Five Filipino Films That Deserve A Global Audience
By Don Jaucian (The Philippine Star) May 26, 2012

MANILA, Philippines – Unknown to many, Philippine Cinema has prospered despite the flagging support of the general viewing public. Since the early 2000s, brave storytellers like Lav Diaz and Raya Martin have released a steady stream of films that have carved out a distinct perspective of our myths and stories. Producers and filmmakers like Raymond Lee and Jade Castro shun mainstream and indie categorization for the sake of clear-cut narratives that are both accessible and more endearing than most big studio drivel, as depicted in films like Endo and last year’s hit Zombadings:1 Patayin sa Shokot si Remington.

Film critic Philip Cheah even noticed the strong lead of the Philippines in the new wave of Southeast Asian films. “Filipinos themselves don’t realize the nexus of creativity that they exist in. They groan at the thought of how far behind their cinema is. But any outsider would be rendered breathless at the amazing power of their independent spirit. I know I was blown away when I watched last year’s crop of new indie films at the Seventh Cinemalaya film festival. There were tons of new films and after the regional wave of 2010, you could say that the empire (or the country’s center) struck back! The Manila-based directors rallied and released a surge of great films. But it’s not a real competition anyway. Filipinos know that they were born to create.”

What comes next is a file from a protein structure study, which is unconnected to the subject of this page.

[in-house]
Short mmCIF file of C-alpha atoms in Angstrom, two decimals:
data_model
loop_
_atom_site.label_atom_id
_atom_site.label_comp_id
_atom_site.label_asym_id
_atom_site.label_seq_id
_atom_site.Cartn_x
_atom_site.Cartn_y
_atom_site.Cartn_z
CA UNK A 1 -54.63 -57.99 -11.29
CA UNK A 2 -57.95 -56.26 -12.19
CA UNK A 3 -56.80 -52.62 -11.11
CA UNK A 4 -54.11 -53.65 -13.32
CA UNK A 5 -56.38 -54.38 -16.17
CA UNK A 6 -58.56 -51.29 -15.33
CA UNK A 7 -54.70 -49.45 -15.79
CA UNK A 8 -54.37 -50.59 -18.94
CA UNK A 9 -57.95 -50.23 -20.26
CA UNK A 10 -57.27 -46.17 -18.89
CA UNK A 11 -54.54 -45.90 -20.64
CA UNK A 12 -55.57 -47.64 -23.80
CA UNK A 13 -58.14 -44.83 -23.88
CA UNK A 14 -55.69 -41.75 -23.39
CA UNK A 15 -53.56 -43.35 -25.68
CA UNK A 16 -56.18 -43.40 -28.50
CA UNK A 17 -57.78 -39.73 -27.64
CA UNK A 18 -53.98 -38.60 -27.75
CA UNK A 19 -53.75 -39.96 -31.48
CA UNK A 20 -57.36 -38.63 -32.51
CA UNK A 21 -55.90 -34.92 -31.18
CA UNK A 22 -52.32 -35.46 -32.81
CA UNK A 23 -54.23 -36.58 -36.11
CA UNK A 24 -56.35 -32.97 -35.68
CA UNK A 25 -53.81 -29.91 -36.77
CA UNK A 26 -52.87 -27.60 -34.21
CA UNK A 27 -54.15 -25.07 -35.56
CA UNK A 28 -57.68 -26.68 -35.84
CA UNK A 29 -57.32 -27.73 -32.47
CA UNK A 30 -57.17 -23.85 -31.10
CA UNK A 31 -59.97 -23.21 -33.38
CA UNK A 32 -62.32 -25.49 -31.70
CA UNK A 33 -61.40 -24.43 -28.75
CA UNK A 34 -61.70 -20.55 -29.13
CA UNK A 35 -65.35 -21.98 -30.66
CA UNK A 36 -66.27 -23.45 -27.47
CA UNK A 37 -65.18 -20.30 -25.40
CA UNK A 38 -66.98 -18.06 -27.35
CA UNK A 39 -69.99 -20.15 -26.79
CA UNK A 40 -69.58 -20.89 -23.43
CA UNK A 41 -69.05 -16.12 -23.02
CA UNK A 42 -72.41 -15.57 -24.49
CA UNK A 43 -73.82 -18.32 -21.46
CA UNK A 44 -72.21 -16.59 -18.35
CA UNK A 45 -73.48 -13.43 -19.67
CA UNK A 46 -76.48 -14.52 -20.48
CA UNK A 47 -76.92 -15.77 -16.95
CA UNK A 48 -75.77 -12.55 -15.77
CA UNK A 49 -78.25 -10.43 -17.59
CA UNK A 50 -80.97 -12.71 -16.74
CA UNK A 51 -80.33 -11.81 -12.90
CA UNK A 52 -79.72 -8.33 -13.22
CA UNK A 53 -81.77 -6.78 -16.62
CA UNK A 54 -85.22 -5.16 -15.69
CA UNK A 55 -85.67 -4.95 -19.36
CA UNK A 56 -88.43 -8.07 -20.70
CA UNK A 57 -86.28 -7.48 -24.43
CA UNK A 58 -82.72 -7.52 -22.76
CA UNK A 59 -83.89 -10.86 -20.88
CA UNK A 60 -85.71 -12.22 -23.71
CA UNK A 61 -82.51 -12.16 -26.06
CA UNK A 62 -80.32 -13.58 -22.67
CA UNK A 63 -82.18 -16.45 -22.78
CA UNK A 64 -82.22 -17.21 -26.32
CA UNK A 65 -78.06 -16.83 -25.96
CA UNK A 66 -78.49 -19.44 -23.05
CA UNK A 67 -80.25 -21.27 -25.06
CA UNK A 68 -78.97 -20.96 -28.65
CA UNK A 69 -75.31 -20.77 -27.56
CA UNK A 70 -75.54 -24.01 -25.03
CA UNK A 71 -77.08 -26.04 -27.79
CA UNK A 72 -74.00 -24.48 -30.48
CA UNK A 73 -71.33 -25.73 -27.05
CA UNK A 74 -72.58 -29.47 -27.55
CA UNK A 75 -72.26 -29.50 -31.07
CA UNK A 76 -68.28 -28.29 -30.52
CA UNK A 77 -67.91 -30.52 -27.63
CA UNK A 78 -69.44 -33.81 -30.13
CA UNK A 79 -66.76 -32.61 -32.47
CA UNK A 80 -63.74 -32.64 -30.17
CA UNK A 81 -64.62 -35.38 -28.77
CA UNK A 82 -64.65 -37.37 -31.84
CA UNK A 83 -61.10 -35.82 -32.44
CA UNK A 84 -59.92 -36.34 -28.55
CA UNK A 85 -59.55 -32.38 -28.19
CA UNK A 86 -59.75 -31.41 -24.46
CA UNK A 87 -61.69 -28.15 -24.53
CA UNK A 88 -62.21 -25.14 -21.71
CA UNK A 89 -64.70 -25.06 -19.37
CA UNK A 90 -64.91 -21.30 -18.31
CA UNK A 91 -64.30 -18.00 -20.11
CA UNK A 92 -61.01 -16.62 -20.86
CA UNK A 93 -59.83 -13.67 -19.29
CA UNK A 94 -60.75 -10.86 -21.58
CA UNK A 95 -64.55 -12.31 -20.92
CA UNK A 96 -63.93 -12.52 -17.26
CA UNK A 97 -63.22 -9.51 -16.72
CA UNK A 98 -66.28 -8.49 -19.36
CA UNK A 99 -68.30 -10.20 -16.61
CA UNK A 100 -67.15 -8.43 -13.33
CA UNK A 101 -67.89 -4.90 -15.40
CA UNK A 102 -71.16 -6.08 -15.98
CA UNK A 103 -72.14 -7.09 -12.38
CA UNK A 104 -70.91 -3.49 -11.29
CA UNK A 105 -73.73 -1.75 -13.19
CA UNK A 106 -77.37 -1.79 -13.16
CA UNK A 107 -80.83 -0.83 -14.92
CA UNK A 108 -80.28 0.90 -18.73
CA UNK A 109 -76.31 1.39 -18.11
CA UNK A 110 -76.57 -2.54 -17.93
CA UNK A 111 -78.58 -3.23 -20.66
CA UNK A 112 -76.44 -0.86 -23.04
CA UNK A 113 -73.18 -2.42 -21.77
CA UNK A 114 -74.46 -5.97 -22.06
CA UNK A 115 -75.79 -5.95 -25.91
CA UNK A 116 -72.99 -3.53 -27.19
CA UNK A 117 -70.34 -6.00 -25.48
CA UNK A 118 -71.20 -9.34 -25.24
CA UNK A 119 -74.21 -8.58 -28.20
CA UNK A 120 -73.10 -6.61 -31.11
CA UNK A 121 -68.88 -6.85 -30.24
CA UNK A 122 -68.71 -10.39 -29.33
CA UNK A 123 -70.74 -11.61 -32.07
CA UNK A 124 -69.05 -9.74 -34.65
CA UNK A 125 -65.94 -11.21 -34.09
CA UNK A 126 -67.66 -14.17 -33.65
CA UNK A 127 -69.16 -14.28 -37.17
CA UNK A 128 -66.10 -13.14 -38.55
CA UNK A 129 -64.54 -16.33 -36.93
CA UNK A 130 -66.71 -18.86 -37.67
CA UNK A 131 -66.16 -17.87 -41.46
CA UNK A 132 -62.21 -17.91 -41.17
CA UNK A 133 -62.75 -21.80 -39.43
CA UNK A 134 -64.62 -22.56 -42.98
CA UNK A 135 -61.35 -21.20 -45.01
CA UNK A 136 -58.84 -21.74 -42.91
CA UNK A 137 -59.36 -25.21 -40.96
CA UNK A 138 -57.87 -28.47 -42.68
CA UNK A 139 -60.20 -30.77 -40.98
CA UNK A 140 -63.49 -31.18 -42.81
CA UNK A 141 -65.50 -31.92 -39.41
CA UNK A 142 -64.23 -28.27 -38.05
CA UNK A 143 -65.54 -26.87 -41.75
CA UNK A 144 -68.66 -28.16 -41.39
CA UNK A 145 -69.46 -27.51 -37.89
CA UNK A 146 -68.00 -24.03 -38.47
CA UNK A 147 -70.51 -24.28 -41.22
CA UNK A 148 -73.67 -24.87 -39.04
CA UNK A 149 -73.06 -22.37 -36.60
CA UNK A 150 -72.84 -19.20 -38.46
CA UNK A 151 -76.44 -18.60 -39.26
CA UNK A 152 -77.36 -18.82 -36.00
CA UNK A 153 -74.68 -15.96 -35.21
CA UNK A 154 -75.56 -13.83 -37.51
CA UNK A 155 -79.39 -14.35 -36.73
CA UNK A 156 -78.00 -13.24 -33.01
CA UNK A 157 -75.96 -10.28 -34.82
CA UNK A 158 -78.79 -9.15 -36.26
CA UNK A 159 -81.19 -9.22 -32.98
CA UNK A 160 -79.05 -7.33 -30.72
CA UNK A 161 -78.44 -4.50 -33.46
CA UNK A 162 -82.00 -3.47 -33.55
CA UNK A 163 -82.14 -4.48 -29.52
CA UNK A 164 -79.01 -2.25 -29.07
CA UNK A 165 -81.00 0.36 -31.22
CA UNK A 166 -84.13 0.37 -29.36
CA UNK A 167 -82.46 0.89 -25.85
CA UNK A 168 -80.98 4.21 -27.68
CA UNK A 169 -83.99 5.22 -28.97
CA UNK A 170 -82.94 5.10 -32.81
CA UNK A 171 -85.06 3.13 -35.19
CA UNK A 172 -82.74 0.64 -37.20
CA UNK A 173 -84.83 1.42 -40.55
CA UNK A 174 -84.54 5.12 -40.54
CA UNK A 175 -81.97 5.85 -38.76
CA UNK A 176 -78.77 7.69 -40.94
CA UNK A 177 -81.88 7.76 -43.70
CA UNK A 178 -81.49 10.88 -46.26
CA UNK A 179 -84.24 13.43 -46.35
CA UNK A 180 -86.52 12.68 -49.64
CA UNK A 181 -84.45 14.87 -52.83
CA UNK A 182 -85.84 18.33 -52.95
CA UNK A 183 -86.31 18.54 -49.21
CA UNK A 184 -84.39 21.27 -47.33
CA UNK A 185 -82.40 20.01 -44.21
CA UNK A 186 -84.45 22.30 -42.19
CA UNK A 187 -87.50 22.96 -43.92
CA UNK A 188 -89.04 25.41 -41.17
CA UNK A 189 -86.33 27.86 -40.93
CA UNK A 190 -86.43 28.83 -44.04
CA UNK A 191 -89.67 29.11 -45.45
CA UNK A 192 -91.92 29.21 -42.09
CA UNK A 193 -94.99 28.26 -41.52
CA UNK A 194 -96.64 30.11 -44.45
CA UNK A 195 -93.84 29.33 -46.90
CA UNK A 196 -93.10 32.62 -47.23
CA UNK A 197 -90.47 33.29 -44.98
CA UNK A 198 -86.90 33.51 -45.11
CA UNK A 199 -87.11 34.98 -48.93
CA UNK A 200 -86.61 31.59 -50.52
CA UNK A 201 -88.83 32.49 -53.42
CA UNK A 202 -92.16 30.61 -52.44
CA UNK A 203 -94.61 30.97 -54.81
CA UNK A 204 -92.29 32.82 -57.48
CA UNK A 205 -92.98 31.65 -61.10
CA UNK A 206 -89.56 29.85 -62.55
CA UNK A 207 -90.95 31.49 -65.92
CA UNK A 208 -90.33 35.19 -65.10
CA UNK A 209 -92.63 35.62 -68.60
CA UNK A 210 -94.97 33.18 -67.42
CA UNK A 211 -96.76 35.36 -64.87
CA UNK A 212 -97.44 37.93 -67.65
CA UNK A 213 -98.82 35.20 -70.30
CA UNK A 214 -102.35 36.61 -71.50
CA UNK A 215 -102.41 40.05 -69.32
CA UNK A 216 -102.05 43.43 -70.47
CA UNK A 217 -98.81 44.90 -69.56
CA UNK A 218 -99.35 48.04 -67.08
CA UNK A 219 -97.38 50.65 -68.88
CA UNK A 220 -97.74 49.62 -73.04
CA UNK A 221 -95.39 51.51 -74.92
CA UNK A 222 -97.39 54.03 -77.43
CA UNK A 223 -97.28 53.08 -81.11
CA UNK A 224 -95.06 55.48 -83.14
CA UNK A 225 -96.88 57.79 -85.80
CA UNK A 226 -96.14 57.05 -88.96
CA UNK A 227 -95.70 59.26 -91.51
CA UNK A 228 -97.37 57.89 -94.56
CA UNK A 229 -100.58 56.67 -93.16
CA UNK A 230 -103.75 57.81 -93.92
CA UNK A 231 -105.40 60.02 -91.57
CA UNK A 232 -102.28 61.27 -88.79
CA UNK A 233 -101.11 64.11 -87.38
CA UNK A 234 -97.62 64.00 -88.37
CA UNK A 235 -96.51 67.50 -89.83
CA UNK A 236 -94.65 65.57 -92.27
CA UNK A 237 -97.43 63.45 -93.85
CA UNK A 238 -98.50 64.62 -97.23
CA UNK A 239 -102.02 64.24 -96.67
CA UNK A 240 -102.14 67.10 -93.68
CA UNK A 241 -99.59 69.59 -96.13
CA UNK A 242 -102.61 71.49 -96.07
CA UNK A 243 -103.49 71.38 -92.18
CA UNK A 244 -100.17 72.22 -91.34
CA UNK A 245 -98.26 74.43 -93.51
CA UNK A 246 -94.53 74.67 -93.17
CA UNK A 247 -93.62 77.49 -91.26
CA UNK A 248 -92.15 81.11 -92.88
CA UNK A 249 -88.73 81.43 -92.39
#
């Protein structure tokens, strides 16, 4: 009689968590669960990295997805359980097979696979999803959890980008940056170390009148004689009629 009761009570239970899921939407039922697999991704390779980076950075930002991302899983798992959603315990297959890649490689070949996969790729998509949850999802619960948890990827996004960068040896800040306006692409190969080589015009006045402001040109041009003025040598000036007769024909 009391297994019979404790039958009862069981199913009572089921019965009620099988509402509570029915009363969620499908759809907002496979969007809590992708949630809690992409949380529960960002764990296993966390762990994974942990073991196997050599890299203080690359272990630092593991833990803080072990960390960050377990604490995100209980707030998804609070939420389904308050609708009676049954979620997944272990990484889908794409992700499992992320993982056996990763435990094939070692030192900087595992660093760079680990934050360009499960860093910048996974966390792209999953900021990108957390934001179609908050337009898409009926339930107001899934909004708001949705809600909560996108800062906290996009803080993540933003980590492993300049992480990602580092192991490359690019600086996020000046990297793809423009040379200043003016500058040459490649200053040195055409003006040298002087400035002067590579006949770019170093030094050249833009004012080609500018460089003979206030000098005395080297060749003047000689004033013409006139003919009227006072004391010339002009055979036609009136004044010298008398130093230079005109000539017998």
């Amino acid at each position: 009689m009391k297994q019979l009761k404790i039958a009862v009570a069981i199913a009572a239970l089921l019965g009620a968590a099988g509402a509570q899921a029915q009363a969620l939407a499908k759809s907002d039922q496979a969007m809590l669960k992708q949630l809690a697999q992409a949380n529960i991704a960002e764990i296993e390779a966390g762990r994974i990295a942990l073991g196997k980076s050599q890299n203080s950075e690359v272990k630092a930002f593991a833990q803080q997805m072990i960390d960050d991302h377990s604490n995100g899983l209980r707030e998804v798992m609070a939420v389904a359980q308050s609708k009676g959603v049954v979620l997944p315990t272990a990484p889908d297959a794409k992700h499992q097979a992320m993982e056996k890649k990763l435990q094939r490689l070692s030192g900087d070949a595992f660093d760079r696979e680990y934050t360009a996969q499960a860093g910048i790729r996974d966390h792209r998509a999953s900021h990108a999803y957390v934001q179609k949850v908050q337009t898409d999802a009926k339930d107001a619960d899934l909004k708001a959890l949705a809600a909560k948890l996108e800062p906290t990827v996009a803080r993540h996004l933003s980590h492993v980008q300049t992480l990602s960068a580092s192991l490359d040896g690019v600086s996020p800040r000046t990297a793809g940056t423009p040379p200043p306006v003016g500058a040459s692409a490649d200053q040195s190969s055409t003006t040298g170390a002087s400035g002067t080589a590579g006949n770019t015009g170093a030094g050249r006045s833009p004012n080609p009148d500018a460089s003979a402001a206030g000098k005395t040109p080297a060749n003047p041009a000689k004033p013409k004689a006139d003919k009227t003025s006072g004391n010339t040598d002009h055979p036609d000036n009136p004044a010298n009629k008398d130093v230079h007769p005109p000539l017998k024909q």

With the emergence of films like Yam Laranas’s The Road in the international circuit as well as screenings of small-budget gems like Antoinette Jadaone’s Six Degrees of Separation from Lilia Cuntapay (the most critically acclaimed local film of 2011) in film festivals abroad, it’s truly an exciting time for Philippine cinema. The numbers of local releases may have dwindled but it’s undeniable that there are more quality films being produced.

Just in case you need more convincing, here is a list of recent films, including shorts and full-length, that deserve a wider audience not just locally but elsewhere in the world.

Tundong Magiliw (Tundo Beloved)

Dir: Jewel Maranan

Unlike other films that deal with poverty, Jewel Maranan’s Tundong Magiliw refuses to slither down Tundo’s infamous image. Instead, she captures an intimate portrait of a family struggling to make ends meet, and witnesses a birth that foretells a future riddled with its own emotional baggage and promises.

Mapang-akit

Dir: John Torres

Torres’s take on the aswang myth wanders from the idyllic into a poetic play of the supernatural. Made from outtakes of a collaboration with a Danish filmmaker, Mapang-akit creates its own language while still grounded in cultural quirks of a hushed town haunted by a grim spell.

Big Boy

Dir: Shireen Seno

Big Boy approximates the glories and pitfalls of childhood in a swirl of hallucinatory images. Seno’s film, based on the experiences of her father, evokes the traps of our labyrinthine remembrances, where faces and names blur but the emotional resonance resounds stronger than ever. Timmy Harn and Gym Lumbera’s Class Picture, a short film that recaptures the fading pleasures of the titular photograph, should serve as a companion piece.

Sakay sa Hangin (Windblown)

Dir: Regiben Romana

Sakay sa Hangin immerses us into the rich culture of the Talaandig tribe as we follow the tribe’s musician on his quest to save his dying heritage. Romana’s film reminds us that our country holds more riches than what our school textbooks have shown us and that music will always be a universal vessel of peace.

Lawas Kan Pinabli (Forever Loved)

Dir: Christopher Gozum

Mixing fiction and documentary, Lawas Kan Pinabli shatters the heroic notions about overseas Filipino workers. The film is divided into several interviews with OFWs in the Middle East whose harrowing experiences stem from their dream of better lives. But the film also shows how some Filipinos knowingly break rules and cultural norms to fit their misguided intentions, not realizing there are realities far bigger than themselves until they eventually hit rock bottom.